Frequently Asked Questions

What is the World Seed Partnership (WSP)?

The World Seed Partnership (WSP) is a joint initiative of five international organizations to support the development of the seed sector in countries around the world.

  • Organisation for Economic Co-operation and Development (OECD)
  • International Union for the Protection of New Varieties of Plants (UPOV)
  • International Seed Testing Association (ISTA)
  • International Seed Federation (ISF)
  • World Farmers’ Organisation (WFO)

Bringing together the knowledge and expertise of its partners, the WSP aims to provide guidance on the development of an appropriate and effective seed regulatory framework built on the following elements:

  • An effective system of plant variety protection to encourage plant breeding
  • Enhanced seed quality assurance for better performance
  • A reliable and internationally acceptable seed varietal certification system for seed movement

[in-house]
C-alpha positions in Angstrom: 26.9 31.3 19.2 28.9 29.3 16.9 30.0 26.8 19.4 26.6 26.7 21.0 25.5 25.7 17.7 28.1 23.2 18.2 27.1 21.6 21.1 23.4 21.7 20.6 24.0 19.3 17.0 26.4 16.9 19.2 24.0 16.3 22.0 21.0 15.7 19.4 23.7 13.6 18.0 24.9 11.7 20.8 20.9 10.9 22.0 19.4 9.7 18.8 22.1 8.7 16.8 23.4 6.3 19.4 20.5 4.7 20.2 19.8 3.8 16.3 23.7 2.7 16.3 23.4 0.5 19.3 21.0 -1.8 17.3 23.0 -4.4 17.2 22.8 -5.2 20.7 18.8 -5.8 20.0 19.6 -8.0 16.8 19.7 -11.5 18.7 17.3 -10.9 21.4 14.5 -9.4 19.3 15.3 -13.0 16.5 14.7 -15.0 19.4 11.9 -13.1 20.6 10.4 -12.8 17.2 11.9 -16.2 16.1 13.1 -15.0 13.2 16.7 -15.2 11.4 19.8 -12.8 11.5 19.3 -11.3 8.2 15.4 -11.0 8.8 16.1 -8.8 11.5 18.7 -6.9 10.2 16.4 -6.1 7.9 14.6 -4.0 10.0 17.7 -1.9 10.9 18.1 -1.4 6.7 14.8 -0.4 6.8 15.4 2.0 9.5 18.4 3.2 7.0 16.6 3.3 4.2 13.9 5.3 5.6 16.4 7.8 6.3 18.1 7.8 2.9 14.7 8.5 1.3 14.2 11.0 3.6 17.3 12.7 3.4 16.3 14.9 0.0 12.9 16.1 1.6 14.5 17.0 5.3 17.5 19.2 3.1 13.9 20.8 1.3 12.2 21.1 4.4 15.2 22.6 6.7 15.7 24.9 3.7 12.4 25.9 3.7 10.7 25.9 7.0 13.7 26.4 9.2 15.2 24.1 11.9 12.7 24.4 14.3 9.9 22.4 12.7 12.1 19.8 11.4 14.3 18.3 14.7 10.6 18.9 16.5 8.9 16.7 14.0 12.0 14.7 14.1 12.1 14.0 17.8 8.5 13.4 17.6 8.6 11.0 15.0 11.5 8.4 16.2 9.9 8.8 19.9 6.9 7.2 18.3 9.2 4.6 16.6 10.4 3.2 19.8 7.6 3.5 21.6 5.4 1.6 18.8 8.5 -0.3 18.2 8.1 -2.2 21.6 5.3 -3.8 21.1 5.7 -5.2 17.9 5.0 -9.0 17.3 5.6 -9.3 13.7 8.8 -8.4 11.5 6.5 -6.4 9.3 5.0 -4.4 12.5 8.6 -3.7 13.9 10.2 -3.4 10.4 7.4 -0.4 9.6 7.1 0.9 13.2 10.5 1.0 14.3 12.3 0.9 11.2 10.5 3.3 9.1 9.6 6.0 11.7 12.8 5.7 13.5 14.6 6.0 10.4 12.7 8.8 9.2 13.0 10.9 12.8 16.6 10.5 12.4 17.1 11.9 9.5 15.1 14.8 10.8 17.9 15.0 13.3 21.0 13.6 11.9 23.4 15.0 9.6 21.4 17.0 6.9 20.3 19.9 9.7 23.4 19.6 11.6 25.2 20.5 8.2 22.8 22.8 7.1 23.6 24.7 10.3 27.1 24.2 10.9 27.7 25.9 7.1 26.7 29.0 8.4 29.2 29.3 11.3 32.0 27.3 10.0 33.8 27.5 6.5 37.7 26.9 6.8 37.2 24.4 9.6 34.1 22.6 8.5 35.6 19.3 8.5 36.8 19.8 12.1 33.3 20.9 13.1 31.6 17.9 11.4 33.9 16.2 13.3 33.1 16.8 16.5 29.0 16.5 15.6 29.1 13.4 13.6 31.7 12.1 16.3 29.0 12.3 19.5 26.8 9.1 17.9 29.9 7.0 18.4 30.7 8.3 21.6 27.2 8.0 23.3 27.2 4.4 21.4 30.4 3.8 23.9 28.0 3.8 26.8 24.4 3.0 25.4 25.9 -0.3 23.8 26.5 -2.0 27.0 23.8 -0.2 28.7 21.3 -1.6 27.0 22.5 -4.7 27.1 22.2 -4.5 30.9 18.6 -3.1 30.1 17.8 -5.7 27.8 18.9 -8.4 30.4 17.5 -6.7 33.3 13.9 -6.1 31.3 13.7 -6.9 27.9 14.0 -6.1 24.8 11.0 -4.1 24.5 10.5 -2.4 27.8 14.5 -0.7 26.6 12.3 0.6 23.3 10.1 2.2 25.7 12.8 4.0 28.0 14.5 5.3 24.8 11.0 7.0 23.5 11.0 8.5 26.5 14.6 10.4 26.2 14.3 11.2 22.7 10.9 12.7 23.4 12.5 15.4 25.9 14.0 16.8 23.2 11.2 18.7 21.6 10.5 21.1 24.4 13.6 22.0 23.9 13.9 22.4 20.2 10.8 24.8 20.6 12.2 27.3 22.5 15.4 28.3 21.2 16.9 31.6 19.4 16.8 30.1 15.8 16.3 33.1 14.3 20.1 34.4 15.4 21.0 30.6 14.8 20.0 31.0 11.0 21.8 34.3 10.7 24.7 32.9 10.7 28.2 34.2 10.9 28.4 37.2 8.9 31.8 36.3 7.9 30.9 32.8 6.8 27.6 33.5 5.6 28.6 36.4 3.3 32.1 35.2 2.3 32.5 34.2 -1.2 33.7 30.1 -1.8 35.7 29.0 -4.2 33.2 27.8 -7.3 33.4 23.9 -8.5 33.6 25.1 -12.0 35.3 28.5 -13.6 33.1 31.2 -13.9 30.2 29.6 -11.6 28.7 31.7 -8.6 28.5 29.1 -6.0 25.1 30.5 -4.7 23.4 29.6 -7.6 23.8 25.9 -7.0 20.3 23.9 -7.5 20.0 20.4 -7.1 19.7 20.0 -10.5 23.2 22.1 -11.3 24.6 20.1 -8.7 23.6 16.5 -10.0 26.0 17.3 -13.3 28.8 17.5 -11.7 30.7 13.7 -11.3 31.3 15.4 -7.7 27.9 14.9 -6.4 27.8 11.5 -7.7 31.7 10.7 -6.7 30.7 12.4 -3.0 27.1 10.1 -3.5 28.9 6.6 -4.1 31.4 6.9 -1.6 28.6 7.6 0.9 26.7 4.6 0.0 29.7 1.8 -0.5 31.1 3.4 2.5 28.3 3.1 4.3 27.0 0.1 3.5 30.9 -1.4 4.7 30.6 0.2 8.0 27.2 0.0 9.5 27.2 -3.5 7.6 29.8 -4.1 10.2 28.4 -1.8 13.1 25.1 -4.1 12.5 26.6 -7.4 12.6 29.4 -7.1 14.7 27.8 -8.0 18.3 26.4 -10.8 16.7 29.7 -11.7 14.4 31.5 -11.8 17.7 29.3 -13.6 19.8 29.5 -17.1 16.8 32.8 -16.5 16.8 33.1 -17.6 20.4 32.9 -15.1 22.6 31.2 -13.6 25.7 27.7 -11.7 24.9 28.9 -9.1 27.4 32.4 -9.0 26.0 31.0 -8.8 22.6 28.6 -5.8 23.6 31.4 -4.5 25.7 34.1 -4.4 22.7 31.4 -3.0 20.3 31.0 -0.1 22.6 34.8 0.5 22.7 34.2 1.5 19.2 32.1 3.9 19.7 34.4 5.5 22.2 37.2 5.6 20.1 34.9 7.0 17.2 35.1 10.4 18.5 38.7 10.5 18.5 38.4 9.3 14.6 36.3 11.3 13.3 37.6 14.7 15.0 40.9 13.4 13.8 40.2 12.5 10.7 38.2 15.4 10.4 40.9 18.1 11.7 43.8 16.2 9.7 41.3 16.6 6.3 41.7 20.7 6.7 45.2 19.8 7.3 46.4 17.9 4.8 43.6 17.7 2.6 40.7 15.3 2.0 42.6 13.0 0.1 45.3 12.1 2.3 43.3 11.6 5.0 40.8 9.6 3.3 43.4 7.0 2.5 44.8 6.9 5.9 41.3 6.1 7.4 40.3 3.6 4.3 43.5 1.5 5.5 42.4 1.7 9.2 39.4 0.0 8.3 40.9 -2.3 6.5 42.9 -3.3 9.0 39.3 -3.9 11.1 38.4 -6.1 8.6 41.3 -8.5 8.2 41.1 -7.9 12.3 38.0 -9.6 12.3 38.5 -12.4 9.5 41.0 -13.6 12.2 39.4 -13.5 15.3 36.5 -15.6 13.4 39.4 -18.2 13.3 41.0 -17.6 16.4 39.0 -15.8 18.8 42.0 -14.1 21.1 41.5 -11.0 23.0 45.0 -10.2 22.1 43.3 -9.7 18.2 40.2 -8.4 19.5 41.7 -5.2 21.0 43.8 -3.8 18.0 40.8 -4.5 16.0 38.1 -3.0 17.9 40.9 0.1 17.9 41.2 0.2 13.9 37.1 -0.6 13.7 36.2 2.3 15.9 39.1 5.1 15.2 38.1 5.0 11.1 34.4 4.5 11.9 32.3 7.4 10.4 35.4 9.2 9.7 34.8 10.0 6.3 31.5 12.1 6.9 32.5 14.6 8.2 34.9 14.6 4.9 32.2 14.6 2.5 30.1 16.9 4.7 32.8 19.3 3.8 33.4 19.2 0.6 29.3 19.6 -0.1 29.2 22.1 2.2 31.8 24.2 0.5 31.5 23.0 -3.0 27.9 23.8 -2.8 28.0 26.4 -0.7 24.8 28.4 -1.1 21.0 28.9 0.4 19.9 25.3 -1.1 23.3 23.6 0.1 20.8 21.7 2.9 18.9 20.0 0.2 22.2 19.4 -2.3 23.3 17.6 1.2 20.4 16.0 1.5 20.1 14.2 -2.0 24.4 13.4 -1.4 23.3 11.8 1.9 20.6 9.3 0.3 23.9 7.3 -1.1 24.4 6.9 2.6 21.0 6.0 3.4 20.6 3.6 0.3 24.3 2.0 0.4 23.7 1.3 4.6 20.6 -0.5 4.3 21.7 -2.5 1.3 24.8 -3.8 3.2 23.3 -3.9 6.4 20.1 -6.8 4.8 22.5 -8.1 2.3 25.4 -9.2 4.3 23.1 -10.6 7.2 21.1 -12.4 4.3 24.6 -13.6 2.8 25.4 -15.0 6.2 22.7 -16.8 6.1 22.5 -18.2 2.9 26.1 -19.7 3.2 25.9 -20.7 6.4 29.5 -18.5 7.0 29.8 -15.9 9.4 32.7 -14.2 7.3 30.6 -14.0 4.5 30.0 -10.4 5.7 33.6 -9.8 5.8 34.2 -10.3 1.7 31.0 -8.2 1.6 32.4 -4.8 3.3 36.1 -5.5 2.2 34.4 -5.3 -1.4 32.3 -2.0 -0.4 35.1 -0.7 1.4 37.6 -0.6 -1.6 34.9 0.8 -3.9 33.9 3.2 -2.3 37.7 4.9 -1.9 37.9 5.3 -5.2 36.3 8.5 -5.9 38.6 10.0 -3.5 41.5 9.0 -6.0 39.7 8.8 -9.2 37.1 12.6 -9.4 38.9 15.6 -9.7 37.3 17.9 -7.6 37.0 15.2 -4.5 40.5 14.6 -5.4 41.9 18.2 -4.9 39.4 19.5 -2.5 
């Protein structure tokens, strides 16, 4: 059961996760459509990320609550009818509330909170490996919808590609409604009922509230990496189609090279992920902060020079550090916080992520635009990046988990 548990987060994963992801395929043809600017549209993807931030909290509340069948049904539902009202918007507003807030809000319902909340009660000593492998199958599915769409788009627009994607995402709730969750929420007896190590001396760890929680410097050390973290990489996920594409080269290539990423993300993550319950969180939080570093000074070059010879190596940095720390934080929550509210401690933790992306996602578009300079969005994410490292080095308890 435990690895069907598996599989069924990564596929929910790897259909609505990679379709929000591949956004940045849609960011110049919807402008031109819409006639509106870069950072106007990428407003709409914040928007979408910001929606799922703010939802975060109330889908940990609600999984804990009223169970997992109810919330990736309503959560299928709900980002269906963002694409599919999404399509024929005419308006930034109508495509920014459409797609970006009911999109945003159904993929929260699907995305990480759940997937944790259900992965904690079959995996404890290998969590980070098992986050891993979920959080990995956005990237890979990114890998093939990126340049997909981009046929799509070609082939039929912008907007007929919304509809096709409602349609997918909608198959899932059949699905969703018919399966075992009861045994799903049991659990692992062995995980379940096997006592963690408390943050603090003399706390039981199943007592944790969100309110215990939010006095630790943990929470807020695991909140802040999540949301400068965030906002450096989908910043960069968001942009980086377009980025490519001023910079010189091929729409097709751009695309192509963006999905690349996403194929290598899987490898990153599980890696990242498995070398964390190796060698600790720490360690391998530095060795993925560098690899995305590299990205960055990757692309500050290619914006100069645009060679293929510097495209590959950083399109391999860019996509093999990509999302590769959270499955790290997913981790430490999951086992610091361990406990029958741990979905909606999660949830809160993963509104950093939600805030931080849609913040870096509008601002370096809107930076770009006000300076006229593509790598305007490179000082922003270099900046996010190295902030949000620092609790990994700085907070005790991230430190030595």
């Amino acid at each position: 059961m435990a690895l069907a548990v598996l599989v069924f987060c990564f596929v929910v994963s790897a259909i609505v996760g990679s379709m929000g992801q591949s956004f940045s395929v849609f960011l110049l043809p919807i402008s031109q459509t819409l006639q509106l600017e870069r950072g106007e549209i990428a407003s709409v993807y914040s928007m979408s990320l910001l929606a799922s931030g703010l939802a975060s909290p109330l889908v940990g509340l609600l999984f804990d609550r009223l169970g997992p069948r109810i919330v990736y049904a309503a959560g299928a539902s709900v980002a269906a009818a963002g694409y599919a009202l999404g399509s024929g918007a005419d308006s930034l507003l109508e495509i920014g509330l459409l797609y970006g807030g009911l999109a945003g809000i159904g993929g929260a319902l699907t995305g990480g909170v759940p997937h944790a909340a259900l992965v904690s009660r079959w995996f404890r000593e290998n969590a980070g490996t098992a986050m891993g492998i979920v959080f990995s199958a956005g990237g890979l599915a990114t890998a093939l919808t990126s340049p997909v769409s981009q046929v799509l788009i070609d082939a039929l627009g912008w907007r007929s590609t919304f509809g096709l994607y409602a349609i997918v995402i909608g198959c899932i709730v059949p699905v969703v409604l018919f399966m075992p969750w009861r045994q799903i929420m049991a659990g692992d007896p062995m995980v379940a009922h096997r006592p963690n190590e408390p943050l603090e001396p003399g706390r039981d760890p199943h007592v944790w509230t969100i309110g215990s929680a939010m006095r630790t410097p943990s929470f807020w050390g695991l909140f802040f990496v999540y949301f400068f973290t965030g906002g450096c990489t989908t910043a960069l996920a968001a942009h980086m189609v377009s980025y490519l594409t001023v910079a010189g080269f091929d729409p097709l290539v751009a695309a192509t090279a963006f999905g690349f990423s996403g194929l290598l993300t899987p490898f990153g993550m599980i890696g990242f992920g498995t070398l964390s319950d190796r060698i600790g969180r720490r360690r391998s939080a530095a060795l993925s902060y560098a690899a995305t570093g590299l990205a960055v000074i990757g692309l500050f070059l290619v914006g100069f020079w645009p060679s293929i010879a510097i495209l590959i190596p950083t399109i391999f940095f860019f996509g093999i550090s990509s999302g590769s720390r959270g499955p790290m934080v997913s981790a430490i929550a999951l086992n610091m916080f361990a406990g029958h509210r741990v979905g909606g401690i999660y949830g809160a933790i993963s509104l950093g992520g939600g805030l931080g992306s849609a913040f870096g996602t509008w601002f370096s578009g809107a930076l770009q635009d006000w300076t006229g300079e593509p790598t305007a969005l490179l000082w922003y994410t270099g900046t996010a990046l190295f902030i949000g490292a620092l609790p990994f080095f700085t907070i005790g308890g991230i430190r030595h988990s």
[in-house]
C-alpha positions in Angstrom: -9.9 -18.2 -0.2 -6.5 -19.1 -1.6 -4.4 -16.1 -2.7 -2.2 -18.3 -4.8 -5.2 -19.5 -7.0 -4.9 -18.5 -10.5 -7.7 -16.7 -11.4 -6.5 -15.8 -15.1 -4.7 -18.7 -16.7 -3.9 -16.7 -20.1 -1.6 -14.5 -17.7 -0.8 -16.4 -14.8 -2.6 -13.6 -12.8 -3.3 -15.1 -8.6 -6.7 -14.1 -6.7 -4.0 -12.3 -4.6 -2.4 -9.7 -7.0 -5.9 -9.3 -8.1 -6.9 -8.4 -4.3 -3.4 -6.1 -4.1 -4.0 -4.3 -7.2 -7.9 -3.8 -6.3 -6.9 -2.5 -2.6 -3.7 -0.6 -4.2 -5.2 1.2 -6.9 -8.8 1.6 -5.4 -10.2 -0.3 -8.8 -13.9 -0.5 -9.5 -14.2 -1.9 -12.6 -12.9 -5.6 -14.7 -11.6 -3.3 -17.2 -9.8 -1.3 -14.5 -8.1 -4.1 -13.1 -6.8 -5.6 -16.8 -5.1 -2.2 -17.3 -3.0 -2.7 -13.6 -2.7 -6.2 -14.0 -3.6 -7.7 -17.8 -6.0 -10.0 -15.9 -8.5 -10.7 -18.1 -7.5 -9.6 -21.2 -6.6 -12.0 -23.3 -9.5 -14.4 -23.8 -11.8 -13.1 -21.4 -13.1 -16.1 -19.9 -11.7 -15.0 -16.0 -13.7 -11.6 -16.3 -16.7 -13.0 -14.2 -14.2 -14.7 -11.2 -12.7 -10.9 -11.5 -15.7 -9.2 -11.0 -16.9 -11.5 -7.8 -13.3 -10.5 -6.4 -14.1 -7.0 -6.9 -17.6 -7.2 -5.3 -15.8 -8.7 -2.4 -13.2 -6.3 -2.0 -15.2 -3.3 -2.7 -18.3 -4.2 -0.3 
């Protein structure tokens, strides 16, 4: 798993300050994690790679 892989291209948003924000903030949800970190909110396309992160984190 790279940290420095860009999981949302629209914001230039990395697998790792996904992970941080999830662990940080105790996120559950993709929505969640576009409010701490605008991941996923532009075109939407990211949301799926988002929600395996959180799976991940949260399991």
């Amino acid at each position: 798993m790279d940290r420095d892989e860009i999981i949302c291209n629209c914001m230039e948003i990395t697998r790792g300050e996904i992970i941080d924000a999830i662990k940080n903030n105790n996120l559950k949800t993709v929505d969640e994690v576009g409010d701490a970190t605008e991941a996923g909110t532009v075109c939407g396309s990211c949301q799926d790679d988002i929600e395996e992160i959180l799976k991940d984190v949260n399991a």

• A vibrant seed industry to ensure farmers’ access to improved varieties and quality seed
  • The important role of farmers in sustainable agriculture


What is the purpose of the World Seed Partnership (WSP)?

The purpose of the WSP is to provide information on the aim of each organization and to explain how they help countries to achieve food security and further economic development in the rural sector.


What was behind the initiative to form the partnership?

Agriculture faces the challenge of providing food security in the context of population growth, urbanization, and climate change through sustainable production. The availability of an increasing choice of healthy, tasty and nutritious food at affordable prices relies on good quality seed and high-performing varieties that are adapted to the environment in which they are grown. Equally important, agricultural production needs to provide a viable income to farmers.

Each of the WSP organizations is working to address parts of these challenges facing agriculture but were acting independently in the past. It was realized that the organizations acted complementarily and that there were valuable synergies for stakeholders in the seed sector if they collaborate.